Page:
Entries in entrepreneurship (7)


Policy Forum 2014: Creating a cohesive culture of entrepreneurial success

How to channel the energy of a group of people dedicated to their community is the challenge we face in Peterborough.  There is no doubt of the existing enthusiasm and passion for Peterborough.  A recent forum held by the Young Professionals Group (YPG) of the Peterborough Chamber of Commerce with 45 business and community leaders proved that fact.  The group drew the conclusion that the main goal of forums such as this is to bring some or many of the ideas to fruition.  

The forum, held at the Holiday Inn Peterborough Waterfront, was based on a Don Tapscott article published in the Toronto Star on Friday, October 17, 2014.  In the article Tapscott, who is also the Chancellor of Trent University, a best-selling author and considered one of the leading thought leaders in the World, identified seven key areas to improve the functionality of a municipality.  Those areas are: 

  1. Promoting Entrepreneurship to Achieve Prosperity 
  2. Open Government
  3. Turning Public Safety Inside Out
  4. Rethinking Transportation 
  5. Creating a Sustainable City
  6. Transforming Social Services
  7. Reinventing Local Democracy

Each table at the YPG Policy Forum consisted of six or seven people including a table lead to guide discussion. Each table wrote down their ideas and then presented them to the entire room. There was also opportunity for some overall comments before closing for the evening.  Over the next several weeks we’ll detail those discussions for you, identify what is currently happening in those seven areas and opportunities for action.  

This is a fluid political time in Peterborough’s history with a new term of city and county council getting underway, a recent provincial election that saw the province move from a minority government to a majority government, and a general election slated for next year that will see the number of ridings increase across the country, including several new ones for the Peterborough area.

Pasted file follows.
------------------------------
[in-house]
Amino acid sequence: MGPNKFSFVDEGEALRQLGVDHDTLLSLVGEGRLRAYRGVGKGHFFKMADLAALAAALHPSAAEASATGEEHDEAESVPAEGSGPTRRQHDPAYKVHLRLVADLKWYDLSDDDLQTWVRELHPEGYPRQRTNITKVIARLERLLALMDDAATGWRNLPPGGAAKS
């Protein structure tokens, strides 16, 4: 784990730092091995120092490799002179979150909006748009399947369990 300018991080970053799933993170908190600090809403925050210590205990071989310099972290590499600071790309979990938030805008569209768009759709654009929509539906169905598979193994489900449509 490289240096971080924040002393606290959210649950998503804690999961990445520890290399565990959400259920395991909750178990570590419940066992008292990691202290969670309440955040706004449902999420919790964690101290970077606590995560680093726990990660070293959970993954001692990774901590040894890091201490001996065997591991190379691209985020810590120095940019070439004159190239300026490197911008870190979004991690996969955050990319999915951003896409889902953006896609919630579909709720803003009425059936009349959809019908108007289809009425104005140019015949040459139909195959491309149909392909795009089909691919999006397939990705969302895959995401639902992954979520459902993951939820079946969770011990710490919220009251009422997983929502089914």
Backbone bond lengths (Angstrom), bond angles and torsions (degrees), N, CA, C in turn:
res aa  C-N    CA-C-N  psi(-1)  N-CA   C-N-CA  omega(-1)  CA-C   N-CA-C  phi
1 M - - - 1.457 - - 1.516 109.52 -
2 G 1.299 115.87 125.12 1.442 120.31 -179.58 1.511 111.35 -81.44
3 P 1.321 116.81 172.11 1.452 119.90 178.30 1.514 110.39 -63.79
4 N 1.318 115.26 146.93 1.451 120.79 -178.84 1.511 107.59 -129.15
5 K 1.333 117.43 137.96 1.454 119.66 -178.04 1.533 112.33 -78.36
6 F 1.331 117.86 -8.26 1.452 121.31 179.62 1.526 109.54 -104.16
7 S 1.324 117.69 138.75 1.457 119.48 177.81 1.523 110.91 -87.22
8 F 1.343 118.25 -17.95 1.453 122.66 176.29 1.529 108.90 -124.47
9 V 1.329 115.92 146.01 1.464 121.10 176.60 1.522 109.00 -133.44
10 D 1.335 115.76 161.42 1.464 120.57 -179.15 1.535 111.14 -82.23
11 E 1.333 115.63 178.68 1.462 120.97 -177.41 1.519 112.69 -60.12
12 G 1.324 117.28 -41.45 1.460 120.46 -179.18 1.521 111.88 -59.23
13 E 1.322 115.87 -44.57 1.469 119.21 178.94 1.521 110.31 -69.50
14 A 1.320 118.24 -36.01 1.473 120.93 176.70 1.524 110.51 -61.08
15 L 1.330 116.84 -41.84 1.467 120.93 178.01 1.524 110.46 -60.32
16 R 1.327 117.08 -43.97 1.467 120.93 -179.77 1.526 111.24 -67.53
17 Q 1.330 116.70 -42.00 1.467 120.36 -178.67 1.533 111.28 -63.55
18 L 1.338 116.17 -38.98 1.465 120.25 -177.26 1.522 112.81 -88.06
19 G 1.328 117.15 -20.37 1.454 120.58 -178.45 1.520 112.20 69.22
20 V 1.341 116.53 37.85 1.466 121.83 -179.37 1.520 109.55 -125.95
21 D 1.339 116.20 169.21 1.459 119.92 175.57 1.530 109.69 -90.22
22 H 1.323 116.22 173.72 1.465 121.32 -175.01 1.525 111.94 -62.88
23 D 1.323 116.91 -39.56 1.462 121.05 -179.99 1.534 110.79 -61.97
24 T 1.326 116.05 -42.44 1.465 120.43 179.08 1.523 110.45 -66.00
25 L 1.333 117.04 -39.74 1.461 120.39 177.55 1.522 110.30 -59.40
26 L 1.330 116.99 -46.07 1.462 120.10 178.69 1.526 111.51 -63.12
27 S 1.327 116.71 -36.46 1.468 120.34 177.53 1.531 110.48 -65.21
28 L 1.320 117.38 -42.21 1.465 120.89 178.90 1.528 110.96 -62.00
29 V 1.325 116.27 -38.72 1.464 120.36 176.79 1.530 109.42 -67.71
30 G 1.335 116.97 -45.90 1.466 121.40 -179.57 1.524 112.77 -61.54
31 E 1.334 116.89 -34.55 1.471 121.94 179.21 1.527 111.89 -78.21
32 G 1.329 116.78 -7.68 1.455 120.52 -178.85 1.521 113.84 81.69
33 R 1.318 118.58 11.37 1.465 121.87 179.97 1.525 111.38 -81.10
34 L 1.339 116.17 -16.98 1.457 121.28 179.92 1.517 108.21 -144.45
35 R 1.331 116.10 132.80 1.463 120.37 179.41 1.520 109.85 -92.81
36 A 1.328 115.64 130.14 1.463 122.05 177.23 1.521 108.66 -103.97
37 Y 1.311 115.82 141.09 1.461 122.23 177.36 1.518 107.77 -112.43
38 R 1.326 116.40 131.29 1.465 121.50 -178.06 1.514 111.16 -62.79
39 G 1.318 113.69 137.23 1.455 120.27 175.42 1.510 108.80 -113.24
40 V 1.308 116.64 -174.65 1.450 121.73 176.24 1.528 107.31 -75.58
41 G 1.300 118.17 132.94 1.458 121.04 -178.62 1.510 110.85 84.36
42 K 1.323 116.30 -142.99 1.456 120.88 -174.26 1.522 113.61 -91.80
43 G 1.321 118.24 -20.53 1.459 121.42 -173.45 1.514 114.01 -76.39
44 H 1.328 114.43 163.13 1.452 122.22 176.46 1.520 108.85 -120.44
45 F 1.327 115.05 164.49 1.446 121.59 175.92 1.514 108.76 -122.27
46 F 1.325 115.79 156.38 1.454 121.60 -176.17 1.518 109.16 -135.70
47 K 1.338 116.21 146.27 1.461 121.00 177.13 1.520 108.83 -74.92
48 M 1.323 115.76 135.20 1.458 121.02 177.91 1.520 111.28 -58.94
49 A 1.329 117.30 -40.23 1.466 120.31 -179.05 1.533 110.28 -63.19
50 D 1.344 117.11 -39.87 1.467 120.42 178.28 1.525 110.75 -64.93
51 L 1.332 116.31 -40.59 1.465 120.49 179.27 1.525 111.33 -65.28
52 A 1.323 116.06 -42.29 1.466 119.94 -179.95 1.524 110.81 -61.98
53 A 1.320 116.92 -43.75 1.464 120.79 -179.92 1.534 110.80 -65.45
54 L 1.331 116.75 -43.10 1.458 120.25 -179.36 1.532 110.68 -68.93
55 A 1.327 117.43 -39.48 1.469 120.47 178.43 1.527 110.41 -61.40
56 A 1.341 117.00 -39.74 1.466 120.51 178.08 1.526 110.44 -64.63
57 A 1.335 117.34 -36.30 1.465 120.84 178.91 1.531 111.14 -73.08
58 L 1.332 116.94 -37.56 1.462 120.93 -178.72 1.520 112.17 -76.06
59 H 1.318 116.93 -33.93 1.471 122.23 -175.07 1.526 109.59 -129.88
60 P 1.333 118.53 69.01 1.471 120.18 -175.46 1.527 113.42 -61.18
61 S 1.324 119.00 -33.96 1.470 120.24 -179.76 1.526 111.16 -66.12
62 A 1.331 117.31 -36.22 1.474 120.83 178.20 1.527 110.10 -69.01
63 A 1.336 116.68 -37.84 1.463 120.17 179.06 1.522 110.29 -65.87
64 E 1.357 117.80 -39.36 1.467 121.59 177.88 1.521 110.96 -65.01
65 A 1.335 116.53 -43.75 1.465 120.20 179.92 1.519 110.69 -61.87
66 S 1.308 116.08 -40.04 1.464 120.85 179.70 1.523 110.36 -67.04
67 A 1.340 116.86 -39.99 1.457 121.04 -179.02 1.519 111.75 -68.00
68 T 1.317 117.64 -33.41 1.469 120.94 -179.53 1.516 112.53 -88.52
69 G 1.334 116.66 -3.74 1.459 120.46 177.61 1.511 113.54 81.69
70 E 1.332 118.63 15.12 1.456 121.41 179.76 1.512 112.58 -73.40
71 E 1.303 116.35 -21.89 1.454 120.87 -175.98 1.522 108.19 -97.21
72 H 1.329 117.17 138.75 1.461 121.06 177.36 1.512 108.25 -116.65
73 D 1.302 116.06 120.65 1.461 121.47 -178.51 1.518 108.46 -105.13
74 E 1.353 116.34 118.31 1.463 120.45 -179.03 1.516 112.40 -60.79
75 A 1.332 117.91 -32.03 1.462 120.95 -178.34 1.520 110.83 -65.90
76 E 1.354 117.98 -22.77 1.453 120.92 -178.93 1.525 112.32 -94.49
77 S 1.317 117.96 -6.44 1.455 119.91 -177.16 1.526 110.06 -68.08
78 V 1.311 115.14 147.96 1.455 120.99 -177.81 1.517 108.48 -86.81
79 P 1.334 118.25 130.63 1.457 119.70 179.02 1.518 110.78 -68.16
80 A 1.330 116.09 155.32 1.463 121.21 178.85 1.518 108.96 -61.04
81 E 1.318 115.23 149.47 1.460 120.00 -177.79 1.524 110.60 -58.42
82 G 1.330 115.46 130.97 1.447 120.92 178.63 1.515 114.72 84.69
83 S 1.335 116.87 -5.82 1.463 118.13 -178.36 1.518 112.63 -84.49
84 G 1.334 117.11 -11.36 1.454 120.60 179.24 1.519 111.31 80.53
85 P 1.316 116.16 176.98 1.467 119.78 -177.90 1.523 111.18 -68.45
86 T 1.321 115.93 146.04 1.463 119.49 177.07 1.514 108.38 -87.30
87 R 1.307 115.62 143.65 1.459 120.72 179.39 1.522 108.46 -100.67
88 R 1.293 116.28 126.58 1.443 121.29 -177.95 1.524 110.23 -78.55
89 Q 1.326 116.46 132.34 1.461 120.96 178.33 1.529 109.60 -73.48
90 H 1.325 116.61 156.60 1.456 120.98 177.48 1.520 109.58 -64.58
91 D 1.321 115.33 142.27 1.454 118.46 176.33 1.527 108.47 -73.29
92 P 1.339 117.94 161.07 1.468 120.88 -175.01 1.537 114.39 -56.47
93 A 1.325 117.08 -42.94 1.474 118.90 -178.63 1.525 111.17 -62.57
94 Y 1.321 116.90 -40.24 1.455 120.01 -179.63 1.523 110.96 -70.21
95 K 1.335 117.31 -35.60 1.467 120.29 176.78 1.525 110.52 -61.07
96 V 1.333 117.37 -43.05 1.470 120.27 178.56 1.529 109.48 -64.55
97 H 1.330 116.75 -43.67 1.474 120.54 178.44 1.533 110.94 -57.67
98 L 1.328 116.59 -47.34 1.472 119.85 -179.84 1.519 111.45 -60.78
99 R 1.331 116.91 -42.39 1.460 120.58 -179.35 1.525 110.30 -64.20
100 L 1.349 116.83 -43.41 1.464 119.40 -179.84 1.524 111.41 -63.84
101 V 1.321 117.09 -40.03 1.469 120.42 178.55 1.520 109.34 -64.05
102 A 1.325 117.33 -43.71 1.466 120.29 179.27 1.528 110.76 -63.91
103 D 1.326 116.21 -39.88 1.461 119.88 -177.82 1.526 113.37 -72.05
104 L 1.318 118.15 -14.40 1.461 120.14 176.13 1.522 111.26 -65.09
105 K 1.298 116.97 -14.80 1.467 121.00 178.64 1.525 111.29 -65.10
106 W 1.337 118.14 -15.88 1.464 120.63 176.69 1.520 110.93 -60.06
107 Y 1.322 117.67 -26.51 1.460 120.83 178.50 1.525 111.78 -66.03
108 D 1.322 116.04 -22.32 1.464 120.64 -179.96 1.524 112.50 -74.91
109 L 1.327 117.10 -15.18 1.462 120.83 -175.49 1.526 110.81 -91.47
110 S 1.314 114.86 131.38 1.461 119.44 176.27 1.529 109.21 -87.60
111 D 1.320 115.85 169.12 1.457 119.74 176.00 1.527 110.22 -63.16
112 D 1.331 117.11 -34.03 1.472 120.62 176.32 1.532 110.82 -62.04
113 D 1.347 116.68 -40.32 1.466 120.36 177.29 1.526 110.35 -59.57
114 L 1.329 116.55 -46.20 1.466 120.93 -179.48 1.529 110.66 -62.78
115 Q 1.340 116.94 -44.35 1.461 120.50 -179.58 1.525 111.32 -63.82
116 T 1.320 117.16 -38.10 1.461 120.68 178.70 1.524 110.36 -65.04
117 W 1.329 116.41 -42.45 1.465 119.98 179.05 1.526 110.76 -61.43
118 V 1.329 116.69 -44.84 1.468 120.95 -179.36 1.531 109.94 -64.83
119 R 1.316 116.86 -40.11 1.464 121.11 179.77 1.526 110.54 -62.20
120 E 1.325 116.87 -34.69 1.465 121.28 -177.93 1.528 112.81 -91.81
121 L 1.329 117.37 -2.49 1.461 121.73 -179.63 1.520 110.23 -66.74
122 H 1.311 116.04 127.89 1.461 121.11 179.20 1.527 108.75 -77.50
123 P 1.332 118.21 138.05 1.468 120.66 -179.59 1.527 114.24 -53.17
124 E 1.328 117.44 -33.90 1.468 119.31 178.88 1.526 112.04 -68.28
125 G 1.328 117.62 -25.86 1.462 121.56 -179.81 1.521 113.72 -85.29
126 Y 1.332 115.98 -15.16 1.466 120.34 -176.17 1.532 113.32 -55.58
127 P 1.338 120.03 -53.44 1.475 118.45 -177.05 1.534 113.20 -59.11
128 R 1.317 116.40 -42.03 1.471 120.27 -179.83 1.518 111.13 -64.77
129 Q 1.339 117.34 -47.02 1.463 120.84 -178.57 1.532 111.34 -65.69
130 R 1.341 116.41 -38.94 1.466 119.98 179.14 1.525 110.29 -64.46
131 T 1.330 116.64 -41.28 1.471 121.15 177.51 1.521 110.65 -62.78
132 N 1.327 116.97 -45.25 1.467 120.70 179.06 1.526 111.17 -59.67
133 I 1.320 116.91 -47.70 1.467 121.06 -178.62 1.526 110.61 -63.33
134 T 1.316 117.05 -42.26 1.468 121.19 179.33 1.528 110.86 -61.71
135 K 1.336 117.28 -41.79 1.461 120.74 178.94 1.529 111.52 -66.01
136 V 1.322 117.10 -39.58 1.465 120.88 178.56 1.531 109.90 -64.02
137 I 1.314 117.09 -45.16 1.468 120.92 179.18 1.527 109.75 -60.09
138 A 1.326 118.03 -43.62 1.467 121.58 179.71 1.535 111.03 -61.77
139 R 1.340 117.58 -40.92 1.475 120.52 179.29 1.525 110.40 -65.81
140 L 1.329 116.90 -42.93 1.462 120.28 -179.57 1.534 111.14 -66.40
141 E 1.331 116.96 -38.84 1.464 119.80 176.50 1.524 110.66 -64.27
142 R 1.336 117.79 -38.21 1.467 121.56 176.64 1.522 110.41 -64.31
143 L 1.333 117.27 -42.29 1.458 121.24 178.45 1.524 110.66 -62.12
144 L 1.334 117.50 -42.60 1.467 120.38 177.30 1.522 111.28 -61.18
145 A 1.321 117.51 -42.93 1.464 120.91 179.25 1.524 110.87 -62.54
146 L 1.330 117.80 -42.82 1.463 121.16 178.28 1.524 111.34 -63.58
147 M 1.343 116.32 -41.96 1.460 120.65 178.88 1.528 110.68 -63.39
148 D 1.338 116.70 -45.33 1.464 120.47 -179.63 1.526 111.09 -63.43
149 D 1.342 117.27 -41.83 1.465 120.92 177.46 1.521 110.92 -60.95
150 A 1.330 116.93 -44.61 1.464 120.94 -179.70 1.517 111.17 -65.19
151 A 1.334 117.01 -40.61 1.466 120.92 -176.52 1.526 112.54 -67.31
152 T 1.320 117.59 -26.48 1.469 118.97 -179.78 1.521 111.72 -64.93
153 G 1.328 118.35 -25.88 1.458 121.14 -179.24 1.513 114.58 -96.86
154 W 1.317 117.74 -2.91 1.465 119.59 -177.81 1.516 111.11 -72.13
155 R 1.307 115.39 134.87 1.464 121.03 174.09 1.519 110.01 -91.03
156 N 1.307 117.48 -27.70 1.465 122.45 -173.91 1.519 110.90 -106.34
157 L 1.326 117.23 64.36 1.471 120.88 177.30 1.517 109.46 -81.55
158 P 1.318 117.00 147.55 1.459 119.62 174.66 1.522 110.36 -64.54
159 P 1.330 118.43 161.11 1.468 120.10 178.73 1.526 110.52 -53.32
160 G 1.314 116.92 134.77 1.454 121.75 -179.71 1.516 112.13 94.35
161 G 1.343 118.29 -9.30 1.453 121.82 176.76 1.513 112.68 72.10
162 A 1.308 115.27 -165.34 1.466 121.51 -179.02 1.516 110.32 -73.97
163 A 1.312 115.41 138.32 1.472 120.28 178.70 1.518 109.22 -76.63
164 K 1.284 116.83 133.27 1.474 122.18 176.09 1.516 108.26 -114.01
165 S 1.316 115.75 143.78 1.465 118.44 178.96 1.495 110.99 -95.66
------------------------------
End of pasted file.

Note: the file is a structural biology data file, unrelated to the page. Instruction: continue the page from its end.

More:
From an economic standpoint, this is a geographical area evolving from more than a century of large manufacturing to a community that has a more diverse economic base with a more advanced manufacturing core.  As a community, we are also working to decipher employment patterns that have emerged showing a 6% swing in unemployment rates from spring to fall each year.  While one can rightly question the accuracy
of the numbers, Chamber community partner, Peterborough Economic Development (PED) has identified through their strategic planning process that one possible way to temper the unemployment rate swing is to focus and foster a culture of entrepreneurship.  It makes sense, as the entrepreneurial spirit is the backbone of Peterborough and all the other communities in Ontario.  It is the backbone of the Chamber of Commerce, which gives those entrepreneurs a voice to government and their communities.  Economists across the country, including those at the Canadian Chamber of Commerce, have identified that the majority of job creation in the next five years is going to happen through companies with five employees or less.  

With an eye on entrepreneurship, here is what came of the roundtable discussion with table lead, local entrepreneur and PED Board Member Michael Skinner.  

Four trends surfaced during this discussion:

  1. Attitude
  2. Collaboration
  3. Youth 
  4. Servicing Entrepreneurs


The community must realize that the chance of a large company descending on Peterborough with hundreds of jobs waiting to be filled is not likely to happen. From this realization, the attitude of the entire area can then focus on entrepreneurship. The group also identified a need for a more positive attitude to partnering with other groups to breakdown silos, and the willingness to change and adapt to the times. Ultimately, the group reiterated the call that fostering entrepreneurship can lead to solutions for economic challenges.


The group revealed that next week there will be a youth entrepreneurship funding announcement for Trent & Fleming.  The Cube at the Greater Peterborough Innovation Cluster (GPIC) is connecting resources at Trent, within the community through the Peterborough Region Angel Network (PRAN) and established businesses and budding entrepreneurs.  The group identified the need for better connection between MPs and MPPs and business, and between agencies with any ties to the entrepreneurial world.